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TWENTY-FIVE CENTS PER .MONTH.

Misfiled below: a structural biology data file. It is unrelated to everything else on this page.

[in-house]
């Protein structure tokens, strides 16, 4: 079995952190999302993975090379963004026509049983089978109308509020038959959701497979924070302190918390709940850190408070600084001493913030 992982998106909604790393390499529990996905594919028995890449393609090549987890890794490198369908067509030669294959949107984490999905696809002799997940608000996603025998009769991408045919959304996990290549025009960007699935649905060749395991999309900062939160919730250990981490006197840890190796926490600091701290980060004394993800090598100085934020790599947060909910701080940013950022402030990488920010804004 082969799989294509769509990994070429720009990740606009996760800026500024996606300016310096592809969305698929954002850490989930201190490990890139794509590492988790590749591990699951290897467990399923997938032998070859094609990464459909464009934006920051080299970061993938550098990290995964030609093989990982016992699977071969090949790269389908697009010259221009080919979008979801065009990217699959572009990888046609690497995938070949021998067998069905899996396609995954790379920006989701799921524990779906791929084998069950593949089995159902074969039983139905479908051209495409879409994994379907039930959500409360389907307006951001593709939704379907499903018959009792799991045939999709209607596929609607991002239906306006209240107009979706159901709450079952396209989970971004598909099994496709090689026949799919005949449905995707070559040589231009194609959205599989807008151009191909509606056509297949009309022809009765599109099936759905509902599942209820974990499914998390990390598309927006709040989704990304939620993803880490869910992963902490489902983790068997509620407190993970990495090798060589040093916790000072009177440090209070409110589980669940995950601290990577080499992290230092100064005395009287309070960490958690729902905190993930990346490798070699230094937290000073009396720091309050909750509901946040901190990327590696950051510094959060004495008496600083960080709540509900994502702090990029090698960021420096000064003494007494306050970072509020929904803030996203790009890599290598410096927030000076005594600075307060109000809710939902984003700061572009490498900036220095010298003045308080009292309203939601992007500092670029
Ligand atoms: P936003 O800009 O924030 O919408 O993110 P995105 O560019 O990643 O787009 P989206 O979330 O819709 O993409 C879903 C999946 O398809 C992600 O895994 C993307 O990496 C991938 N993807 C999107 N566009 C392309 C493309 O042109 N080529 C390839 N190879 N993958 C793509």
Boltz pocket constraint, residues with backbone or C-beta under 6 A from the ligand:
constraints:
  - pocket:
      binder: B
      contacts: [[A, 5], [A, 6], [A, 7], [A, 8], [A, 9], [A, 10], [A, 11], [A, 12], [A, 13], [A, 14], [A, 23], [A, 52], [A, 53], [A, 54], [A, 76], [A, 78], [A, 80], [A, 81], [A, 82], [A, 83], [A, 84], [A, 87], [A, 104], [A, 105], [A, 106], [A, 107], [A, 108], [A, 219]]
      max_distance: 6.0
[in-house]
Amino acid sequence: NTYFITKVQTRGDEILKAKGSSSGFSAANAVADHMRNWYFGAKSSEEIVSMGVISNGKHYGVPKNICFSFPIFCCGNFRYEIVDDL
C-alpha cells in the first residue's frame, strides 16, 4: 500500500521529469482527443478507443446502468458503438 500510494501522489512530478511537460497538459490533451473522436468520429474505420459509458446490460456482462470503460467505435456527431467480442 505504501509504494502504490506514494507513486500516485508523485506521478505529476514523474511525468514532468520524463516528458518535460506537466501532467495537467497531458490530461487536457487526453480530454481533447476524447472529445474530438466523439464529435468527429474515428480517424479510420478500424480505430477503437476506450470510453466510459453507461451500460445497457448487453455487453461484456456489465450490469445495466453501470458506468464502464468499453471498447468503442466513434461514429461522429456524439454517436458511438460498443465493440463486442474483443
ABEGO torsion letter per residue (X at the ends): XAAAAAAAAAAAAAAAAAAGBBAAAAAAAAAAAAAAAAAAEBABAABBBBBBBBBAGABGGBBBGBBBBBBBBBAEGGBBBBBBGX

Eight Days of Zero Weather and Eighteen Inches of Snow Dropping to six degrees below zero last night, the thermometer for the ••ighth consecutive day has registered the nothing mark. Breaking all wea ther bureau records for duration of cold and depth of snow, the mercury persists in staying below zero, and snow is still falling. Last night at 6 <>"ciock the mercury had risen to six above and some hope was expressed, hut during the night it dropped again, dipping even lower than it had the night before. Snow fell at periods • luring the day and the official snow fall is 15 inches, while measured in many places 'in the city, 18 inches is found to be the depth. Frozen pipes, bursted valves and all the plumbing adjuncts of cold weather are getting to be old stories. The weather has I'ost its novelty and sleighing parties are not as numerous as during the first few days of the snow. Many business men are put- Ting their vehicles on runners; and as far as can be seen, no relief is in sight. However, Portland had a rise in temperature last night and reports 14 degree- above zero this morning. Seat tle has done even better and has 26 degrees. Thi*. would indicate that the weather may warm up in a few days, but the weather man promises no such relief. says it is possible, Sent Prisoner a Weapon Concealed in a Cake •LOS AXGELES, Jan. 14.—A bJld attempt at jail delivery was discovered today when R. B. Warson, a farmer of Norwalk, Calif., confessed that he had sent a revolver and seven cartridges in a cakie to P. J. Humely, a San Proposes Cabinet Members For Roosevelt's Ananias Club WASHINGTON, Jan. 14. —Senator Tillman, before entering thtei senate today, announced that he was going to propose Secretary Meyer and At torney General Bonaparte, for mem bership in the Ananais club, which was organized by Roosevelt. Regard ing Meyer, Tillman said he would College and "Y" Basketball Game What promises to be one of the best basketball games ever pulled off in this city will be played tonight in the V. M C. A. gymnasium between the Whitman college team and the five representing the Walla Walla Y. M. C. A. Both teams a:e in excellent shape and the "Y" team has been strengthened until it is wonderfully last. , Hard practice has whipped the Y. M. C. A. team into good shape* and while they have not had as much time to devote to working out as have their misisonary rivals, yet they are in good trim. More than that, they are playing on their own floor. which is bound to be an advantage. The floor, while slightly smaller than that of the college gym, is much better lighted and will afford a better opportunity of witnessing the game. At center, Tom Steele, fe>r the "Y". will play again -t Captain Ned Barnes, of the college. Both are fast and star players, and can be relied upon to make the game interesting. At for ward. the college will p'ay Cox and \!f Belt, both fast men, and accurate shooters. The "Y" will play two of four nun. perhaps all four during the same, at forward. These four are Pelt house, Glafke. Unser and Crece liu's. At guard, the town team will have Thorn and Allen; while the col lege has Felthouse and Cushman. Hoth lineups are strong and there will be no one-sided game, that is well as sured. Paul Wyman. of Weston, formerly ;t Tale man. will referee. He offi:iated in the Pendleton high game and gave good satisfaction. The halves will be 20 minutes in length. The game is called at 8 o'clock. COYOTES ARE GETTING HUNGRY HI "SUM. Jan. 14.—(Special Corre al r ml.nr-M—Becoming bold because of t'v -CAtiv> veather and the hunger v it ft vhirh they are suffering, coyotes are causing no end of trouble in Klick itat county, and sheepmen have been forced to set traps throughout the h:ils in order to catch and ki'l the brutes. Leo Prune, who owns 2000 acre?! of hind, on which he has large herds ->f wool producers, and who has a l umber of traps set. recently made a tour of inspection, finding 1 30 of the sly an'mals securely he d by the steel springs. The traps are baited with salmon, mot'on and birds, and the cbyotes showing up in larare numbers readily fall into the snare "Old Indian John" who has been in the employ of Mr. Prune for the past thirty years, is an expert in se'ting trans for the differ ent w ;, d animals, and it is through his cunning that the ranks of the drove of. re t- that has heretofore made in- roads among the sheep, hive been thinned out. THE EVENING STATESMAN which lis more than he has done for the past week. Spokane suffered a drop of several degrees last night and the mercury was at 16 below this morning. Lew iston was colder than Walla Walla, with 10 degrees be'row against six in this city. Canada is cold again. Ed munton registering 44 below, Qu'Ap pelle 32 below and Calgary 34 below. Helena is 18 to the bad, and Havre is 34 minus. In southern Idaho the weather is still balmy, with the mer cury at 26 in Boise and 32 in Poca tello. In the middle western states the temperature is moderate, being 22 in Chicago and about the same other places. Boston has 14 above zero this morning and the weather is not quite as cold in the New England states. Contrasted to the usual winters of this valley, the present weather is most unusual. When it is remembered that but little over a year ago the Elks wore straw hats, and went without coats comfortably, it is hard to rea lize that the present weather really belongs here. Usually if the thermo meter registers zero just one day it considers it has done its duty and bikes skyward. Last year it never got that low at all. Considering that this is the only like spell of 23 years, it is endurable, and the weather man has promised never to repeat it. Francisco solicitor, in the county jaii accused of being a forger. He said that Humely planned to kill two turn keys and make his escape, steal a sl<x»p and go toHonduras. If the plan had been successful thirty prisoners woudd have been liberated. produce against him the "lie direct." Regarding Bonaparte, the senator quoted Touchstone, in "As You Like It," giving the various degrees of a lie, and saying he was uncertain what sort should ba charged to the attorney general. * ' 4 i^'ll Gloom at Monte Carlo. MONTE CARLO, Jan. 14—Although the opening of the three months' grand opera season tomorrow has brought many music lovers to Monte Carlo, the recent Italian disaster has cast a gloom over the- festivities at this fa mous resort. Th© feature of the Mon te Carlo opera season will be the se ries of performances of the "Niebe lungs Ring." Some of the works of Mozart ar e also to be revived. Boston Cat Show. BOSTON", Jan. 14.—Entries from Chicago, New York and Canada, as well as from all over New England, are shown in the annual exhibition opened today by the Boston Cat club. Some of the most valuable Persian and Angora felines in America are shown. A. E. Field Marshall, of Cana da, will judge all classes. Thero are 132 classes and 125 specials. Anniversary of Terrible Day KINGSTON,, Jamaica, Jan. 14. — Memorial services in the churches of Kingston today marked the second anniversary of the great earthquake of January 14. 1907, which destroyed a large portion of the city. The an niversary finds Kingston practically rebuilt and enjoying a greater degree of prosperity than before, the disaster, rlarge sums of money were raised here for the relief of the earthquake victims of Italy, for whom the peo ple of Kingston have a fellow feeling. The insurance companies have settled on a basis of 85 per cent., and this money has been largely reinvested in Jamaica. The more deferential successor of Governor-General Swettenham is of a socialistic turn of mind, and those convictions have led him to stimulate the giving of public and private boun ties to keep the population employed, as well as to induce the substantial rebuilding of the city. While the peo ple have been awaiting insurance verdicts and loan commissioners, those interested in the development of the island have been active. The many shipping companies that nedessarily make Kingston a port of call have erected quarters and wharves pending a survey determining the new lines of the business section; the streets were soon cleared; the statue of Queen Vic toria before which the negroes prayed California Disgusts Roosevelt WASHINGTON, Jan. 14.—A wave of disgust and indignation is sweep ing official c'rcles here today follow ing the receipt of dispatches fr >m Jaran telling of the antagfoni-m *ha has been aroused by the news t' a California's legislature is considering anti-Japanese measures. The president is reported to h~ve WALLA WALLA, WASHINGTON, THURSDAY, JANUARY 14,1909. while the flames were advancing to ward the Para da has'been readjusted; the foreign companies were the first to act, and the plant of the Daniel Webs ter, the George Washington and other self-styled colored Yankee patriots who cater to the tourist hack traffic are today traversing the restored pave ments of King and Harbor streets, showing visitors the sights whic'h were added to the many in Jamaica by the earthquake; and here and there along the shore line, storage houses are be ing enlarged, new blocks are being erected, peimanent docks are being located and the Kingston public mar kets, which are the hope of Jamaican mammies for miles around, have been restored; today, the people are manag ing to worship in, and repair from day to day, their churches; in a word, Kingston, like San Francisco, is in process of rebuilding. No Coin for the Widow BURLINGTON, la., Jan. 14.—That life insurance companies will refuse to pay Mrs. Carmichael, widow of the minister who murdered Gideon Browning, or Carpenter, in the little Methodist church at Columbus, Mich, on the theory that the murder was part of the husband's plot to commit suicide so that the widow would re ceive the money, is the belief of Sheriff Moore, of Port Huron, Mich., who passed through Burlington today re turning to Michigan with Carmichael's body. Moore believes the minister killed Browning to give an impression he was the victim so that the widow could get the insurance on his life. He says he has good reasons for thinking so. AMERICAN GIRL GETS A TITLE NEW YORK, Jan. 14— Miss Beat rice Mills, daughter of Ogden Mills, president of the New York Tribune, and granddaughter of Darius O. Mills, the famous capitalist and philanthro pist, today becomes the bride of the earl of Granard. The ceremony will be performed late this afternoon in the large ballroom of the Mills city resi dence, at Sixty-ninth street and Fifth avenue. Miss Mills will be attended by four bridesmaids, who are to be Miss leathering Mack ay,* dltrghter of Mr. and Mrs. Clarence Mackay; SJiss Alice Astor, daughter of Col. John Jacob Astor and Mrs. Astor; Miss Grace Vanderbilt, daughter of Mr. and Mrs. Cornelius Vanderbilt. and little Miss Taylor, daughter of Mr. and Mrs. Moses Taylor. The earl of Granard will have his brother, the Hon. Donald Forbes, as best man. The wedding will be a comparative ly small one, followed by a reception. The earl and his bride will spend a week at Staatsburg, before sailing on February 2 for a week in Paris, after which they will go to London to be present at the opening of parliament on February 14. The Granards will take a house in London. The new bride will be presented to King Edward and Quieen Alexandra at the February court and will occu py a high place in the social circles of the British capital. The trousseau was made in Paris, but only the bridal gown and three other frocks for immediate use were sent here. An outfit of bridal linen was made and embroidered in Ireland. The gifts of the earl to his bride and all other gifts from the relatives and friends abroad remain in London. The earl of Granard is master of horse «for King Edward and is held in high esteem by the Britsh monarch. He served during the Boer war and has also performed many important missions for the king. He has numer ous decorations and titles of honor conferred by the rulers of various Eu ropean nations. Darius G. Mills, the famous grand father of the bride, and Mrs. White law Reid, wife of the ambassador at the court of St. James and an aunt of the bride, have gone to California for the winter and will not be present at today's wedding. It is alleged that the elder Mills is opposed to titled marriages. Taft to get 1100,000 Per WASHINGTON, Jan. 14.—The sen ate appropriations committee today approved the legislative, judic al and executive appropriation bill, with the amendment providing for an increase in the salary of the president from ?50.000 to $100,000 yearly. It is now entirely probable that Taft will gain the benefit of the incr. ase as little op position has developed. New Announced. NEW ORLEANS, Jan. 14.—The new Niicaraguan cabinet was announced to day by the Niearasruan consul here. All members are supporters of Presi dent Zelaya. indignantly declared that the Califor n have broken n'e'ee-. a~d that the introduction of the Mrs is a combination of folly >~ad faith, and inici' itv. The action of the r *a l 'fnr* , iTrs will not affect the t'ons of the twi countries resard'rg in-m ;or ra f 'rn + v o-estion is con sidered definitely sett T ed. ESTABLISHED 1861 Injured in Hotel Eire TOPEIvA, Jan. 14.—Thirty per sons were injured, including A. W. Smith, former republican gubernato rial candidate, who may die, as a re suit of a fire which gutted the Cope land hotel today. The property loss is heavy. The fire started at 4 o'clock this morning. The guests Were in jured by leaping from the windows. The hotel is political headluar.ers. Many prominent persons from all parts of the state were in the hotel. Bitter cold added to the suffering of the injured. The firemen experienced great difficulty in fighting the flames. SPORTSMEN FEED WILD GAME BIRDS PORT TOWNSEND, Jan. 14.— (Special Correspondence)— Because of the danger threatened the game bhds of this section of the state by the cold weather, a number of sportsmen have taken upon themselves the task of each day making trips through the country, scattering- wheat for w/,ld fowl. They report that many flocks of quail have been encountered, and that the feathered beauties are so tame from cold, hunger and exposure that they dame up to the vehicles and picked up the fallen wheat. It is reported here that sp~rt m - throughout this part of the country are doing likewise, and every effort is being made to prevent the wholesale slaughter of quail and other birds by the severe weather that has held sway here for more than a \veek past. Calhoun Claims Prosecutionlis Plot of Rudolph Spreckles SAN FRANCISCO, Jan. 14.—Pat rick Calhoun, the traction magnate, being tried for offering to bribe the board of supervisors, revealed his de fense today when his counsel, in his questioning of veniremen, tried to show that the indiatment was the re- Covered With Snow and Ice Big Engines are Helpless . Traffic on both the O. R. & N. and the Northern Pacific lines has been tied up since 9 o'clock last night, as a result of a collision at the crossing of the roads on North Ninth street, in which O. R. & N. locomotive No. 171 was thrown from the rails, the tender badly demolished and the me chanism of the engine generally dam aged, and Northern Pacific engine No. 1361, bound for Pasco, derailed and the front shattered. No. 1361 was trai'ing "dead" engine No. 55 and two cabooses, when the junction was reached, and the pilot of the big "mo gul" struck litle 171 between the ten der and locomotive, tearing up the rails, sending the tender into the ditch and throwing the locomotive across the track. The North Bank train due here at 9 o'clock last night, failed to show up until midnight, when it was found necessary to transfer passengers to a car of the Walla Walla Valley Trac tion company at the junction, and out going passengers this morning were taken to the train on the electric car. The Pasco train this morning was he'd up, but a train was made up in the yards and passengers were taken through as usual. The morning O. R. & N. to Dayton and Wadtsburg, being on the upward side of the junction was able to make the regular run, though passengers were compelled to walk to the junction. Work train, drawn by engine No. 309, bringing wreck crane No. 1306 from Starbuck arrived here soon after tv>e accent, and a large force of work men have been engaged all day in clearing the tracks. It was found nec essary to unload the coal and water from 171 before the wreck crane could he put into commission, and this re sulted in considerable delay. Engineer A. R. Peight and Fireman D. Painter were in charge of the Nor thern Pacific train, and Charles Davis was at the throttle of No. 171. hound for the round-house. The accident was apnarent'y the result of the fail ure of the engineers to come to a full stop at the junction, as prescribed in the regulations, and their further in ability to sec the track ahead clearly, owing to the steam. The rails being covered with snow and ice. made a sudden stop impossible when the rail roaders discovered a contest on for the right-of-way, but the fact that both were moving at a comparatively slow rate of speed accounts for the absence of injuries to the men in the caps. Peight and Painter, being from another division of the road, were un fnry.s'tqr with the surroundings here, this beine their fir=t run over the road It is claimed there was no light on 171 and the locomotive ap peared to be stationary on the junc- -r*-ben she was struck. However in «now sleet. tosrether with the steam aris'ng fmm the heated •Hniipr". 't was for any of the pvp withes®© 5 to te'l i'i«t how it and an investigation w'*l rT-Ab' i b 1 v v>p thp nn'v method of arr' , '" r, Er at tvip in tv>e case. Th P to vn 1?1 will reach ViM"rlrpd dollars as the tender tr» bp T>rr>ptVa'ly rebuilt and G°od Roads for Utah. SALT LAKE CITY, Jan. 14.—A movement for the general improve mtnt of the highways of Utah was laun« hed today at a good roads con vention in this city, at which dele gates were present from all over the state. Little Doing at Oiympia Today OLYMPIA, Jan. 14.—(Special)—Af ter voting $5.00 for stamps for each member and passing the Sayre resolu tions asking donations of pic tures and other decorations for charitable in stitutions, the house adjourned until tomorrow at 9 a. m. No session of the senate was held this morning. Believe Tillman Acted Square * WASHINGTON, Jan. 14.—1t is + 4* not expected Senator Tillman's 4» 4* request that the senate investi- 4» ♦ gate the charges made against 4» 4» him by President Roosevelt in 4» 4» connection with tht> Oregon land 4• 4» grab will be heeded. No member 4» 4» of the committee on privileges 4* 4» and elections is willing to start 4" 4* the inquiry. The committeemen 4» 4* are under the impression that 4» 4* Tillman was square in his deal- 4» 4» ings. 4* suit of a plot hatched by Rudolph Spreckles to make out a case against Calhoun. Joseph Dixon was the first juror temporarily passed today. He is sub ject to challenge, but so far has been accepted by both sides. numerous portions of the engine re placed. No. 1361. being damaged con siderably at the front, will' not re quire as much repairing, though the pilot and many of the intricate at tachments are in need of attention. Both engines were kept "alive" dur ing the night to prevent the freezing of pipes and water vessels, and this morning construction gangs took up the work of laying new rails, on which the wrecking crane might place the wrecks, so they could be towed to the repair shops. Flyers Stopped. Although efforts were made to clear away the wreck before the arrival of Nos. 7 and 8 this afternoon, it was found imposible. and passengers t bag gage and mail were transferred from 7 to 8. and from 8 to 7, and the trains backed up over the roads, a s access to the turntable was cut off by the O. R. & N. locomotives which had not been removed up to press time this afternoon. It is estimated that the work will not be completed before 7 or 8 o'clock this evening. The big Northern Pacific engine had been placed on the track at 2 o'clock, and as the other is considerably smaller, the work will not be as difficult. Skeletons in Costly Blankets BAKERSFIELD. Calif.. Jan. 14.— Wrapped in costly Navajo blankets of ancient make and design, skeletons of seven Indians were unearthed on the Miller and Lux ranch yesterday and brought to this city. Natura H sts be ij.a Ve tK e hodi°s were buried hundreds of years ago. Bandits Make A Good Haul ♦ EL, PASO, Tex. Jan. 14.—Ban- * ♦ dits today dynamited the safe of 4» the Elluviade Ore Alining com ■l" panv. at Urique. district of Chi- 4* + hauhau, Mexico, and secured «fr ♦ $6,000. + * * * 4» + ♦ ♦ + * + * "i" ARMV HAS NEW SURGEON GENERAL WASHINGTON, Jan. 14—Thirtv seven years of brave and effluent ser vice in the uniform of Uncle S>m brought its reward to Colpnel George T. Torney when he was today elevated to the rank of surgeon general of th? United State* army. Sursreon Torney succeeds Robert M. O Rielly who retired today. The new surgeon general has b en stat'oned at the Presidio, near San Francisco for the last five vears was in charge of the Coital at that post. He was one of the Vnown and mnst ponular officers on the Pacific coast. He is justly entitled (to the honor conferred upon him. the great calamity that be'eli San in Anril, 1906. he was one of the first to Southern Towns Caught by Flood FRESNO, Jan. 14.—The lower por tion of the town of Porterville, was flooded and several houses washed from their foundations today. Twenty five were families rescued on rafts. A slough, running through the city, is broken in several places. The town of Orosi is under a foot of water. A 3-year-old girl fell from a raft and her mother leaped into the water f< r her. Both w re nearly drowned. The opera house and several business structures were Hooded. At the YVlsh.m power house, in the mountains above Porterville, the precipitation amount ed to 15 or 20 inches. Rainfall is re sulting in damage to the valley at the foot of the mountains. The levee sup porting the St. John river, passing ris** to the emerg >ncy of the situation. He threw the hospital open to the suf fering people, and at the s.ime time had tents erected all over the grounds in front of the hospital. Night and day Colonel Torney and the surgeons un der his command, labored to relieve the sufferers. GOVERNOR MEAD GRANTS PARDONS OLYMPIA, Jan. 14.—(Special Cor respondence)—ln addition to approv ing the recent recommendations of the I rison board, Governor Mead granted pardons to Guy C. Stratton of Ba'- lard, and (». C. Mathis. of Blaine. Stratton was convicted last spring of involuntary murder, sentenced to a term of from one to twenty yeais and to pay a fine of $1000. While driving an automobile on a street in Ballard last January, Strat ton ran/ over and killed a young girl, named Henrietta Johnson. The recom mendations for clemency come from the parents of the child, the trial judge, the l prosecuting attorney and a petition signed by 370 residents of Ballard and Seattle. O. C. Math is was convicted of forg ery while cashier of the Exchange Rank of Blaine and sentenced last spring to a term of from one to 14 yearn He is the father of a large family, which was left practically des titute and in deplorable circumstanced. The governor has issued a condition al pardon to Mathis with the pro vision that when he can show the governor that all the debts owing the exchange bank for which he is liable are fully paid and satisfied, an abso lute pardon will be granted him. Inaugural Ball Is a Nuisance WASHINGTON, Jan. ,14. —The soci ety women of the capital are doing politics on their own account to per snade husbands and fathers to accede to the request of a local committee that the pension hall of the govern ment be used as a ball-room on the night of the inauguration of Taft. Con gress has refused to allow the pension hall to be used by a vote of 58 to 39 in the house. Champ Clark of Mis souri went so far as to incur the wrath of the ladies by declaring that the ball was not a part of the inaugural cere monies. was a nuisance and shou'd be abolished. Other legislatorsrfavor the use of the hall of the house, following an old custom. It is possible a compromise may be reached by using the hall of the national museum. CLAIM'S LAND WAS MISREPRESENTED Claiming that the land they s »u~ht to purchase was misrepresented to f hem, John W. Pox and his wife. May k"ox, have brought suit against C. W. from whom the property was to be purchased, for recovery of the bo nus paid, which consisted of $20 in cash and a note for $30, and for the restoration of other property given in ■xchange. Attorney J. C. Hurspool, who held the deeds and note in escrow, was also made a defendant in the ca«e, but Mr. Hurspnol today deposit ed all papers with the court and se cured an order dismissing the case as far as it affected him. The property involved is near Dayton. Silk Worth a Million Burns VANCOUVER, B. C., Jan. 14.—Silk valued at a million dollars was de stroyed by fire and Brakeman Porter Mount. instantly killed last ni?ht nwr Swift Current, where a freight *»ng-ine collided with terrific ford? w ! th the Pacific silk train, carrying Youthful Hunter Frozen to Death CHEHALIS, Wash.. Jan. 14— News has just reached here that Willie Fink aged 11 years has been found frozen to death, and his brother. Henry, aped 21, near the body in a serious condi TWENTY-FIVE CENTS PER MONTH. near Visalia, Is broken in three places places and Visalia is threatened with serious floods. STOCKTON, Calif., Jan. 14.—This city stands in imminent danger of another flood. Last night a large sec tion of the bulkheading of th»» Mor mon channel, near Bellota. washed out, and the water is sweeping across the country toward Stockton, from the east. Indications are that the lower sections of the city will be innmd ltod before night. The town of Lindon 12 . miles east, was Hooded this morning. Reports from Angels say it ha-* raining heavily there for two days. Bring Indians To America PARIS. Jan. 14. —Duke Di Litta. an * I Italian nobleman, and owner of vast estates along the Miakka river, in Florida, dee'ared today that he would throw open his lands for the coloniza tion of five thousand families made destitute by the Italian earthquake. Each family may take two farms, and cultivate one for them and one for him. Danced and Were Suspended SPOKANE, Jan. 14.—(Special Cor respondence)— Little did the junior A class of the South Central high school think when the boys and girls started on their sleighride last Friday even ing that the following Monday 22 members of the class would be sus pended from taking part in any <chool activities for the rest of the term. Sixty-five members of the class were in the big sleighing party. After a jolly ride through the city—jolly in spite of the zero weather—they were entertained at the home of Miss Flor ence Allen on Pacific avenue. Then after enjoying an oyster supper 22 of the members of the class went to the home of Miss Hazel Reeves on Fifth and Adams streets. There they indulged in dancing, con trary to the ru'ing of the school board that class organizations must not give dances. The result was that on the following Monday 22 members of the class were called into Principal Hart's office and suspended from taking part in any school activities for the remainder of the term. The juniors are penitent and say that they did not intend to violate the board's ruling, and that the dancing was merely an incidental pleasure of the evening. Prenk Kees liav Become Warden OLYMPIA. Jan. 14.—(Special- Frank Kees, formerly warden of the state penitentiary, and Charles S. Reed, the present warden, are both in Olympia, and politicians have been speculating as to whether Kees would supplant Reed. If Kees demands the office, undoubt edly he could have it from the Cos grove administration, but he has not decided whether or not he wants it. In any event, it is declared that no such appointment f»r Kees will be made until Governor Cosgrov° returns from California. By that time the Cosgrove leaders will have worked out their political program for the future. WASHINGTON, Jan. 14.—President Roosevelt today showed no sings of ill effects from his 80-mile horseback ride yesterday. He was at his desk early and attended to official duties. WASHINGTON, Jan. 14.—President and Mrs. Roosevelt will entertain the principal diplomatic envoys ar.d their wives at a dinner at the White House tonierht. r the valuable cargo to New Y irk in bond. The brakeman n.'gle'ted to close th" switch after the silk train had taken the siding and fire foUowed the collision, consuming four cars ' carrv'ng silk, which had arrivrd from the Orient on the Empress of China. tion by searchers. The boys went hunting Saturday. When they failed to return a party started in search. Henry said he carried the body of his younger brother a long distance and inally fe'l from cold and exhaustion. Stockton Is Alarmed. Didn't Bother Him. Dinner for Diplomats.